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NYS Rules on Yoga, Exercise, Sports
What is sport? What is exercise? Is yoga one or the other or neither? Is it taught in a gymnasium, health club or athletic club? In parsing the various legal definitions—which vary between New York City and the rest of the state—the New York State Department of Taxation and Finance clearly had to work up a sweat.
Basically, said the department in statement NYT-G-12(1), weight control salons, health salons and gymnasiums are subject to local sales tax within New York City. However, such facilities are typically exempt from state sales tax—more on that below.
Noted in the statement was New York City "Company X," which runs multiple health class facilities. However, it is not taxable as an athletic club, because customers do not control any social or athletic activities, do not participate in the management of the facility or in the selection of other participants, or possess any proprietary interest in Company X.
However, most of Company X's facilities offer Pilates classes, and Pilates is considered exercise under the "gymnasium" definition. And that means that yoga classes—although not classified as exercise—are taxable at these facilities because they're taught in a gymnasium.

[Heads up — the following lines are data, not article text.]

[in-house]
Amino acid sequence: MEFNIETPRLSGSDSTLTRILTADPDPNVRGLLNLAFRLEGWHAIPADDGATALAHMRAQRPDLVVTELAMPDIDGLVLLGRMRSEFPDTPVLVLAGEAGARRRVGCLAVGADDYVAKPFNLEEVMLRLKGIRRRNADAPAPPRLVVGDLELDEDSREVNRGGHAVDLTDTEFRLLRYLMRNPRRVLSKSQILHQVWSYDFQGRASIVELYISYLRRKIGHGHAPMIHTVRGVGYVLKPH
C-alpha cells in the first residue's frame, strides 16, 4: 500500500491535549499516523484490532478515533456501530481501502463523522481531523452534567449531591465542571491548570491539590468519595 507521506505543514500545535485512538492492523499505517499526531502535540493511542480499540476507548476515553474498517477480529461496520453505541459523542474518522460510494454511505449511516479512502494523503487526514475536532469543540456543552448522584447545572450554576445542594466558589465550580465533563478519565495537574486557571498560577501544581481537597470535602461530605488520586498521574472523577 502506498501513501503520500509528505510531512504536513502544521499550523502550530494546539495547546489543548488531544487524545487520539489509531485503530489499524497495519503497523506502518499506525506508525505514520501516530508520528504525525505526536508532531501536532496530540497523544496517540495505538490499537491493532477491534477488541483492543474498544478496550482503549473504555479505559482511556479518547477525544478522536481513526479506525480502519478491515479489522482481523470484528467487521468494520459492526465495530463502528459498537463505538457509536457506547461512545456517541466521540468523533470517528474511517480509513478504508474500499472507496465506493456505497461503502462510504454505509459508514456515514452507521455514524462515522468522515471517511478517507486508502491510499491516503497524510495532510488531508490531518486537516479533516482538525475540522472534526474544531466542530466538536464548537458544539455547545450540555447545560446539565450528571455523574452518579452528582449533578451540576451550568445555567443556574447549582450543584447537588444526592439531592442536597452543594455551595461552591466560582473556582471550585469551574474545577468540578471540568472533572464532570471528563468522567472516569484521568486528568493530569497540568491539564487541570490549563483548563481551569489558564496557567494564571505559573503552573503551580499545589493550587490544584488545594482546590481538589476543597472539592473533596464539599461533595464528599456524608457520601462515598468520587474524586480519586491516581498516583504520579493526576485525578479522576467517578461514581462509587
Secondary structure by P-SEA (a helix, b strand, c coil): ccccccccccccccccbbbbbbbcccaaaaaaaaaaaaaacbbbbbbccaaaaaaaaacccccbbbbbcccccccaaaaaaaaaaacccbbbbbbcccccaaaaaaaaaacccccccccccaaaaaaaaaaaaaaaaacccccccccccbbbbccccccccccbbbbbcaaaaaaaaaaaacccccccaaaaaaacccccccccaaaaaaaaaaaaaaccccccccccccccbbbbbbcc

The department did note, however, that one of Company X's facilities offers just yoga and not Pilates or other activities. Yoga itself is not an exercise, ruled the department, because it includes meditation, spiritual chanting, breathing techniques and relaxation skills. Therefore, at that particular facility, yoga instruction is not taxable, because it's not being taught in a gymnasium. Further details on the definitions and facility taxation are available in the statement.
Meanwhile, as noted above, state guidelines outside of New York City are a little different. The state makes a distinction between health clubs, which tend to revolve around health and weight loss, and athletic clubs, which focus on sports. The difference is outlined in a recently issued tax bulletin, TB-ST-329. It says that dues or membership fees paid to health and fitness clubs are not subject to New York State sales tax and are not subject to local sales taxes if the club is located outside New York City.
However, that tax bulletin cites another statement, TSB-M-83 (19)S (issued in 1983 but still applicable), which says that dues paid to any social or athletic club in New York State are subject to sales tax if the dues of an active annual member, exclusive of the initiation fee, are in excess of $10 per year. This statement also clarifies what constitutes a "club" for tax purposes.